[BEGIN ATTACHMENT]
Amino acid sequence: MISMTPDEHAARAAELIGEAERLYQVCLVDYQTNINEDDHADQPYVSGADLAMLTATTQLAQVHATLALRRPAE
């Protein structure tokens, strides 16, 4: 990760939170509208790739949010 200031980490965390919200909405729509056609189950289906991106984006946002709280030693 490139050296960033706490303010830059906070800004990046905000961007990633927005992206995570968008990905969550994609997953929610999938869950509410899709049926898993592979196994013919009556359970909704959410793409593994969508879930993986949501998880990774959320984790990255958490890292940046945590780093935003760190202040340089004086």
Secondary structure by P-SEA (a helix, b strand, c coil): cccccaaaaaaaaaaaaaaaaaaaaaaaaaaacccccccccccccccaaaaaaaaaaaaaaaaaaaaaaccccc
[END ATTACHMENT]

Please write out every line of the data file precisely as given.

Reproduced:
Amino acid sequence: MISMTPDEHAARAAELIGEAERLYQVCLVDYQTNINEDDHADQPYVSGADLAMLTATTQLAQVHATLALRRPAE
């Protein structure tokens, strides 16, 4: 990760939170509208790739949010 200031980490965390919200909405729509056609189950289906991106984006946002709280030693 490139050296960033706490303010830059906070800004990046905000961007990633927005992206995570968008990905969550994609997953929610999938869950509410899709049926898993592979196994013919009556359970909704959410793409593994969508879930993986949501998880990774959320984790990255958490890292940046945590780093935003760190202040340089004086």
Secondary structure by P-SEA (a helix, b strand, c coil): cccccaaaaaaaaaaaaaaaaaaaaaaaaaaacccccccccccccccaaaaaaaaaaaaaaaaaaaaaaccccc